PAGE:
**Question 1**

We have often heard of the statement “high risk, high return” in risky investments and have taken it to be correct, as it sounds intuitively correct. However, is it reflective of the observed trend of risky investments, such as the stock markets?

In this GBA, we will examine the validity of the "high risk, high return” statement by

constructing risky portfolios from stocks. The portfolios are of varying volatility levels (i.e.

different risk levels) and we will determine the resulting trend observed from the returns of the portfolios.

Return is formulated as

Equation (1)

where Si(t) and Si(t-1) are the prices of stock i on the day t and t-1 respectively. Risk is

measured using the sample standard deviation of the daily returns, i.e.

Equation (2)

r; is the mean return of stock i and N is the number of return data points.

You are given the daily return data for 2000 stocks, for a period of 30 years in the file named ret.csv.

Figure 1 : Python inputs to analysis

Make use of Python, especially the pandas module to implement the portfolio construction described in Appendix A. The breakpoints indicated that you are to construct **five (5)** portfolios, where the first portfolio consists of all stocks whose volatilities are between the 0 and 20th percentile, the second portfolio consists of all stocks whose volatilities are between the 20th and 40th percentile. The fifth portfolio will consist of all stocks whose volatilities are greater than the 80th percentile.

You are to present your results using a series of plots shown in Appendix B.

If necessary, state clearly any assumptions you have made in your implementation.

You are to conclude clearly if the statement "high risk, high return” is observed in your analysis, using the data given.

For marking and evaluation purposes, you are to document/print the following information in your Jupyter notebook submission:

(a) the name of the main developer for each section of code/function

(b) the daily return of s_0520 and s_1080 on the last trading date of Jun and Sep 2018.

(c) the volatility of daily return for s_0125 and s_1050 in Jan and Dec 2010.

(d) the monthly return of s_0250 and s_1900 in Apr and Nov 2013.

(e) the last 5 stocks in the second portfolio created on Feb 2015.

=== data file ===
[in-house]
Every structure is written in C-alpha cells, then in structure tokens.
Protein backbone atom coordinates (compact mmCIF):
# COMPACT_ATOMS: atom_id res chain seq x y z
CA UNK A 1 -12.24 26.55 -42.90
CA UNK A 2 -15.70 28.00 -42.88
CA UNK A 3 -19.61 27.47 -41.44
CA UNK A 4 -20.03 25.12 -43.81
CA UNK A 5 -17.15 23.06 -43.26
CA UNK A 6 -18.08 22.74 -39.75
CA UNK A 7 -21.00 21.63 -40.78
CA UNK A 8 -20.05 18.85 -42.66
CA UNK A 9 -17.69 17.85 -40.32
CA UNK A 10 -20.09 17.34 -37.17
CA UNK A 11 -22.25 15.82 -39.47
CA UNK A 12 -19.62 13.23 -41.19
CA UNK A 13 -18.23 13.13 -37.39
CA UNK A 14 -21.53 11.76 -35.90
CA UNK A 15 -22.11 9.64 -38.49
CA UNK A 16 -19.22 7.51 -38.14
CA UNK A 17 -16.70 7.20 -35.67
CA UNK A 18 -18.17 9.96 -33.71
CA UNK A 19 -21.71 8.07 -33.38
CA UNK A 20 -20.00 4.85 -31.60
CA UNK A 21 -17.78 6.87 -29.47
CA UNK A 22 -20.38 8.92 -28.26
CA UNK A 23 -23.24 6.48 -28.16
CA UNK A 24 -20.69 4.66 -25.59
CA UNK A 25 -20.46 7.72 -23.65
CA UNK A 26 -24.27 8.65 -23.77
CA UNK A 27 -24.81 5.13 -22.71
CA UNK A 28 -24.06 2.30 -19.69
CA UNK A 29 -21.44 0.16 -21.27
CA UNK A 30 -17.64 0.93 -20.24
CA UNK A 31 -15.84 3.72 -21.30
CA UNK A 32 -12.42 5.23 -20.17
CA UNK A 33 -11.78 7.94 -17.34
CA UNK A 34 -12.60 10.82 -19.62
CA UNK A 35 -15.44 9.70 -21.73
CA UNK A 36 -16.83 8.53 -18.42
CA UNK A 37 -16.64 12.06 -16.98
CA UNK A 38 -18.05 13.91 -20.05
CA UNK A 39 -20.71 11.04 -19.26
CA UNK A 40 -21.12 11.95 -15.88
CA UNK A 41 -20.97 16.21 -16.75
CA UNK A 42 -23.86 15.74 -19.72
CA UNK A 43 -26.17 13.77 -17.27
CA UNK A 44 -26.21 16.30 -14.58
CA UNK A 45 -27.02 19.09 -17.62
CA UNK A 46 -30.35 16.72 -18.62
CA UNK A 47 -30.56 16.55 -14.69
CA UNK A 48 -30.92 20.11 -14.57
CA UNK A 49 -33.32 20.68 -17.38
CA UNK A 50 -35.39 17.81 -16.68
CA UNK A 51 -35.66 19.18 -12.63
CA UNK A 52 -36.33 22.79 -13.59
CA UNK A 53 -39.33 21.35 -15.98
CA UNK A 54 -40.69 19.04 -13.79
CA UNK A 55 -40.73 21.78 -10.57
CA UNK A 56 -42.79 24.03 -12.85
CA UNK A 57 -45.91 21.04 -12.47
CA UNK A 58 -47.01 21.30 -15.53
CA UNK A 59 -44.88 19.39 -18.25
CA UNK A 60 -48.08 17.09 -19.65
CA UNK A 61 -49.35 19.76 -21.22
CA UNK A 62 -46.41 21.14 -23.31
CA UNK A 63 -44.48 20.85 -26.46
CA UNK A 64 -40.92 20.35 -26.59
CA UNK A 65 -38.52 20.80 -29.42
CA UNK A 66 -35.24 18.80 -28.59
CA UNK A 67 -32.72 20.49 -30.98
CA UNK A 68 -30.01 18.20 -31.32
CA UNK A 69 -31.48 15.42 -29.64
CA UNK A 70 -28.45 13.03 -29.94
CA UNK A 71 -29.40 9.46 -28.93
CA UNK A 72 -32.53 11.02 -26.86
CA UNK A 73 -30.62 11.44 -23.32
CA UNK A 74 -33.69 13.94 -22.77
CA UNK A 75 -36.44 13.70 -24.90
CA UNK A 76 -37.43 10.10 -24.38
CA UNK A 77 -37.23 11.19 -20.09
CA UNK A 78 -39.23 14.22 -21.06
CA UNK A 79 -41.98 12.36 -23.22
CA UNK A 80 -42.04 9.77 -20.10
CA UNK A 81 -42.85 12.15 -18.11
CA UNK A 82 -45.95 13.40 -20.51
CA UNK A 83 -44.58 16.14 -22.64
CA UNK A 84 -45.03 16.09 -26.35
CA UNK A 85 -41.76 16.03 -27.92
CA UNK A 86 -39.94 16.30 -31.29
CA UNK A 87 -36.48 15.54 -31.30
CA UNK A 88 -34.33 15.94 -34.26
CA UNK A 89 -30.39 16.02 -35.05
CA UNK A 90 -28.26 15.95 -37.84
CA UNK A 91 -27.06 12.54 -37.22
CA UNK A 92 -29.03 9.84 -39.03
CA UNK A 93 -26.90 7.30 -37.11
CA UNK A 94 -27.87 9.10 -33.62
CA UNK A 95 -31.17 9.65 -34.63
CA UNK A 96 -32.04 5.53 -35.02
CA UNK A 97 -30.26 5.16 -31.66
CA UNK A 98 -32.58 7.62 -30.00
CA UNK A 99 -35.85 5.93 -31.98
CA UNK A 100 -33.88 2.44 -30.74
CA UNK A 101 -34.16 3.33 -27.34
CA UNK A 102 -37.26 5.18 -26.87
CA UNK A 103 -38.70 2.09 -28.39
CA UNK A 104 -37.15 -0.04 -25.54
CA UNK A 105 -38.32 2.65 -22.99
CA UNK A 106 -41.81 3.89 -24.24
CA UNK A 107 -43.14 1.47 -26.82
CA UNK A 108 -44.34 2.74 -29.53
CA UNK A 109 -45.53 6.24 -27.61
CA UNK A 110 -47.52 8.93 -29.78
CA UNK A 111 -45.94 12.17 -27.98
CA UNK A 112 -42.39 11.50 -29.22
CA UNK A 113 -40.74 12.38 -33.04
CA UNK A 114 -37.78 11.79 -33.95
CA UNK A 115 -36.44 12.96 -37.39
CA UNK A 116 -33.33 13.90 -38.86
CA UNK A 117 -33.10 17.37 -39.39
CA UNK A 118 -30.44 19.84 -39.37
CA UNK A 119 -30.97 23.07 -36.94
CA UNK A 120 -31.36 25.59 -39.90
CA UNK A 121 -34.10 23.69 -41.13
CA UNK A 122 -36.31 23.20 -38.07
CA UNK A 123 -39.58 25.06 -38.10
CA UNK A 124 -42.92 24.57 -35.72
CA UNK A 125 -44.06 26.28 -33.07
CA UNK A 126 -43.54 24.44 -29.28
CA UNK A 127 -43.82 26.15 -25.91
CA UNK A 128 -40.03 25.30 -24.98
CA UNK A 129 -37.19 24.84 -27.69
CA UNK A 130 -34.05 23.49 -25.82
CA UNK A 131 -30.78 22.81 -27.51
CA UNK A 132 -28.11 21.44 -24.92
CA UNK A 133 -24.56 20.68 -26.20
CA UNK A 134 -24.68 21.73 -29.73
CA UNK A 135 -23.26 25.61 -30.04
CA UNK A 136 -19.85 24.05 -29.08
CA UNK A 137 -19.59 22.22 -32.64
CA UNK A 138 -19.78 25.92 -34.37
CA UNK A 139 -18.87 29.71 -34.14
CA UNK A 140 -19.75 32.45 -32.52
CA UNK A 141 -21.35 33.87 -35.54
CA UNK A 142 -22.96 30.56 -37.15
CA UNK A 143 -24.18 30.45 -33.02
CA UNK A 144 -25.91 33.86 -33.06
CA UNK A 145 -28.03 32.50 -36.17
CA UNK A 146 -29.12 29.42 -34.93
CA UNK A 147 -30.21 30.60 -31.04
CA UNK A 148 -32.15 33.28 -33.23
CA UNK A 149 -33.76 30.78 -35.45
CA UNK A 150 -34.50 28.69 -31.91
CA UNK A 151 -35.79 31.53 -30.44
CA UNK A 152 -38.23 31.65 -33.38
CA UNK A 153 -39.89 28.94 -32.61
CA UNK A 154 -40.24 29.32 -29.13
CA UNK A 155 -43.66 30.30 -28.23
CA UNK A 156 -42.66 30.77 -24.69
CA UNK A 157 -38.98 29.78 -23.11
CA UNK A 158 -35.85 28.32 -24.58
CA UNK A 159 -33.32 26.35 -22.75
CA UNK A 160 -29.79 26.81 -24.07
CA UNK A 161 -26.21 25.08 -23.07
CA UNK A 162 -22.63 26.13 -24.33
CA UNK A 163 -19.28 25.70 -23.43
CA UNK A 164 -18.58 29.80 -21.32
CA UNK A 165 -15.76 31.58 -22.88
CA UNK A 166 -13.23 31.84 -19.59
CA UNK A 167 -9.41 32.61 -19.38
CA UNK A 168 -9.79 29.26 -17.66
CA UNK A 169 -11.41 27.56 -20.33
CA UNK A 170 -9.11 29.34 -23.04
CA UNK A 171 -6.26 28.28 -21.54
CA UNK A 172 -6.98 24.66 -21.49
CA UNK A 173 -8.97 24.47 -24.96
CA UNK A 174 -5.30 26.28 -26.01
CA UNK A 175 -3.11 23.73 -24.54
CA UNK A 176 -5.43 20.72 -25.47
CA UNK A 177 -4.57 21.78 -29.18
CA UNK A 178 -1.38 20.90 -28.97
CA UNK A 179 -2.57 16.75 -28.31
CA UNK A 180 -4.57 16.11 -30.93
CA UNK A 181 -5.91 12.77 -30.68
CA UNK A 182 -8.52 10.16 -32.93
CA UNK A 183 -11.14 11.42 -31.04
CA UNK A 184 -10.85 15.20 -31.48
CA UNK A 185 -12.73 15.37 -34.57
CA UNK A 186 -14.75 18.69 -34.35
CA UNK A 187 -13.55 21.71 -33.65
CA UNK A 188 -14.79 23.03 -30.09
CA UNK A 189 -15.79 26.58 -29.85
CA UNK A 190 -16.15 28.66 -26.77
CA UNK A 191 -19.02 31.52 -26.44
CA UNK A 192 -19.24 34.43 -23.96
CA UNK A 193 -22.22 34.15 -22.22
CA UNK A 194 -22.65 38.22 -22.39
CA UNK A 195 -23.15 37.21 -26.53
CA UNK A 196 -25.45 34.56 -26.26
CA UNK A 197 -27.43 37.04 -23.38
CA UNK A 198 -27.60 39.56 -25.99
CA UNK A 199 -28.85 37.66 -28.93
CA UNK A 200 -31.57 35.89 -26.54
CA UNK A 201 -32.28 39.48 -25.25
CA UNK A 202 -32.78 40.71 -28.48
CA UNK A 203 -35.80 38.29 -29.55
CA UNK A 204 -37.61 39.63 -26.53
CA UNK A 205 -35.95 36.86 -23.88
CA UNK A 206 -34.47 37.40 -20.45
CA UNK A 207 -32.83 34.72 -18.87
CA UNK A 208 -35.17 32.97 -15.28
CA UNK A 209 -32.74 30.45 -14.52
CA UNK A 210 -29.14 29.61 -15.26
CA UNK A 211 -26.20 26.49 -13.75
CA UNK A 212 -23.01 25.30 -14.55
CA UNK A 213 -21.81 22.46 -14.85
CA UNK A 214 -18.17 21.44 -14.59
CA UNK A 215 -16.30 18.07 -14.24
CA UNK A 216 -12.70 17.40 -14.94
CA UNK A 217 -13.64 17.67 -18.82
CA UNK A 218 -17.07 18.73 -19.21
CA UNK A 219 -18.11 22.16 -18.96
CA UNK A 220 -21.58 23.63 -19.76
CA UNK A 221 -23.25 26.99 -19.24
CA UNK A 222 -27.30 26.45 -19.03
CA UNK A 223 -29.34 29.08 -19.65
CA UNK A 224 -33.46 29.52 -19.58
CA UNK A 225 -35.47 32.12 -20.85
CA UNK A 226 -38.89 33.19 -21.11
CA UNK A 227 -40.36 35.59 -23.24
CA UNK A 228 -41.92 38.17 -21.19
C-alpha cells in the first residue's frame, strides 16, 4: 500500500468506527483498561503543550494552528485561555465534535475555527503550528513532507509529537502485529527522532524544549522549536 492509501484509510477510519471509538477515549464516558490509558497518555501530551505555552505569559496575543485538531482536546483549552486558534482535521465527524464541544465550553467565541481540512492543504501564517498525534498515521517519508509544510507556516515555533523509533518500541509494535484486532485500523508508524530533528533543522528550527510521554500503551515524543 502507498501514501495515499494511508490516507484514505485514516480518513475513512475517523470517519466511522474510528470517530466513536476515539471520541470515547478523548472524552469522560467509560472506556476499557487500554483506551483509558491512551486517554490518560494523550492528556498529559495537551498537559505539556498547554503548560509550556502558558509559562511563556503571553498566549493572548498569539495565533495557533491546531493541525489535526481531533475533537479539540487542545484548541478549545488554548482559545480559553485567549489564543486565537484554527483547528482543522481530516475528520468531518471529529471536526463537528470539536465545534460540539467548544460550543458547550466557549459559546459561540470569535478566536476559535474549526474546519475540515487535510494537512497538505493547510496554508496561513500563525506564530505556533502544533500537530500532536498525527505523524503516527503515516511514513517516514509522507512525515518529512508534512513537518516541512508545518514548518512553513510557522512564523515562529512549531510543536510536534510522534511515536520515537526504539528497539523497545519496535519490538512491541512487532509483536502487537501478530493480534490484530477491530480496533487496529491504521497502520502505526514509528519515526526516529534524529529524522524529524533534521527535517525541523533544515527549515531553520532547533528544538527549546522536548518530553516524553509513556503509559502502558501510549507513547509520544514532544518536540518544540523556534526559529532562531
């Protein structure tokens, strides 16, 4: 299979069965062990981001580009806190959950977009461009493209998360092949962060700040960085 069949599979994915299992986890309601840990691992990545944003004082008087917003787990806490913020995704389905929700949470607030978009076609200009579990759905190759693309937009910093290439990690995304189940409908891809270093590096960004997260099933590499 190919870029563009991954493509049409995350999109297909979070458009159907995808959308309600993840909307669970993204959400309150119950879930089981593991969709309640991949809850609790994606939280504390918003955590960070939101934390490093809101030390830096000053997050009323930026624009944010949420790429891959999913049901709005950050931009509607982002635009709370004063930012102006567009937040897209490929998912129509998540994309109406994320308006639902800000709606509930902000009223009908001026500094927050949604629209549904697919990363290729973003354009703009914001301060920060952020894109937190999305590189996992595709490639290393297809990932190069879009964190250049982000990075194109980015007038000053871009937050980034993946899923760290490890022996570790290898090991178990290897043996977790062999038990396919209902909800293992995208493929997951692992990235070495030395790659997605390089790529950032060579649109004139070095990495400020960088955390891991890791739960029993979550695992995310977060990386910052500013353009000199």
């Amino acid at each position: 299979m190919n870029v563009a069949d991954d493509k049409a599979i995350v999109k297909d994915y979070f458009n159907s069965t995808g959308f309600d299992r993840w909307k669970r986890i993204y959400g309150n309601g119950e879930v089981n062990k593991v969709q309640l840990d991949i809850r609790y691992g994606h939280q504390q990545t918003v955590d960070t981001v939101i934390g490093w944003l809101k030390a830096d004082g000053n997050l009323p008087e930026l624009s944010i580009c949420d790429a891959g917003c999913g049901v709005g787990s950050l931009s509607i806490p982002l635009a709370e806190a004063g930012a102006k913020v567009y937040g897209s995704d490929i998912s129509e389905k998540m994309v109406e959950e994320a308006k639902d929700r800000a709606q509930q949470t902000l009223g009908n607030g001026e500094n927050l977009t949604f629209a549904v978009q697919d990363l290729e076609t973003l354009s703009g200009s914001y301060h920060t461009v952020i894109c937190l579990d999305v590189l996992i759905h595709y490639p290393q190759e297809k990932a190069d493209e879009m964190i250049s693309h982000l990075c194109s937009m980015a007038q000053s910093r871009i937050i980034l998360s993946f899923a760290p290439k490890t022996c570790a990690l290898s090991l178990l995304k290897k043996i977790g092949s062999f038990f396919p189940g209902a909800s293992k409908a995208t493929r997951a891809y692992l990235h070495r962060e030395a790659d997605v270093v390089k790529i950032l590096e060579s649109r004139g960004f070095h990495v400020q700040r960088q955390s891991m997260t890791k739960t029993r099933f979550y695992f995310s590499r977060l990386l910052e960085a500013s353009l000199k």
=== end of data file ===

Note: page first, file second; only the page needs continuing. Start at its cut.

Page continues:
(f) the realized monthly return of the first and third portfolio in Feb and Nov 2008.

(g) the annualized return and volatility of all portfolios presented in 2 decimal points (i.e.3.24%) for the entire analysis period.

**You are reminded to practice good programming habits in your implementation and**

**your code must be driven entirely off the inputs given in Figure 1.**

**Appendix A**

You are given the daily return information of 2000 stocks and using this information, you are to determine the volatility of all the stocks for month k, at the last trading date in the month, using the daily return information in the month. In month k, the volatility is calculated using Equation (2) and the stocks are then ranked according to their volatility level. The stocks are then sorted into different portfolios, dependent on the breakpoints provided by the user in Figure 1. An equal weighed (EW) portfolio is created using the stocks.

The stocks will be held for a month. In month (k+1), the return of EW portfolio is realized.

The process of sorting stock according to their volatility is repeated and new portfolios will be created. Again, the portfolio will be held for a month.

This process will repeat till the end of the data.

A numerical example is provided for 10 stocks in the universe. To simplify the example, the 10 stocks are assumed to only trade for 3 days in a month. Three portfolios are created with the following breakpoints:

breakpoints = [30,70]

Daily return of stocks in the universe is presented in Table Al.

Table Al: Daily return data of all stocks in the universe

On the 31-Jan-20, the volatilities of all the stocks in the universe is calculated and the stock with the lowest volatility is g, whose volatility is 3.1%. The stock with the highest volatility is h, whose volatility is 22.7%.

The stocks are sorted, and stocks c, g and j are allocated to the first portfolio which

corresponds to the first breakpoint of 30th percentile and the portfolio is constructed with equal allocation from the stocks.

Stocks b, e and h are allocated to the third portfolio which corresponds to the breakpoint

greater than 70th percentile. Again, the allocation of each stock in the portfolio is 33.33%

each.

All the portfolios were held for a month. For stock c in the first portfolio, daily returns of

0.01, -0.05 and -0.04 were experienced in Feb-20. The monthly return for stock c in Feb-20 is - 7.9% (=1.01*0.95*0.96 - 1).

Hence, the monthly return for the first portfolio in Feb-20 is 18.9%.

The stock sorting and portfolio construction is repeated monthly, using the daily return of the stock universe. With the data given, the monthly returns of the three portfolios are

summarized in Table A2.

Table A2: Time series of monthly returns of portfolios

With the given daily return data, 3 portfolios can be constructed on the 31-Mar-20. However, the monthly return of the portfolios constructed on the 31-Mar-20 cannot be evaluated as the data for Apr-20 is not available.

The annualized return of the portfolio can be calculated as follows:

where (r1) is the time series of the monthly returns of portfolios and N is the number of terms in the time series.

The annualized volatility of the portfolio is calculated as follows:

Equation (A2)

where (or) is the standard deviation of the time series of monthly returns of portfolio.

**Appendix B**

The results of the analysis are to be represented in accordance with Figure Bl for easy

visualization. Note that dummy numbers are used in the generation of Figure Bl.

Figure Bl: Visualization of analysis results

**---END OF ASSIGNMENT---**

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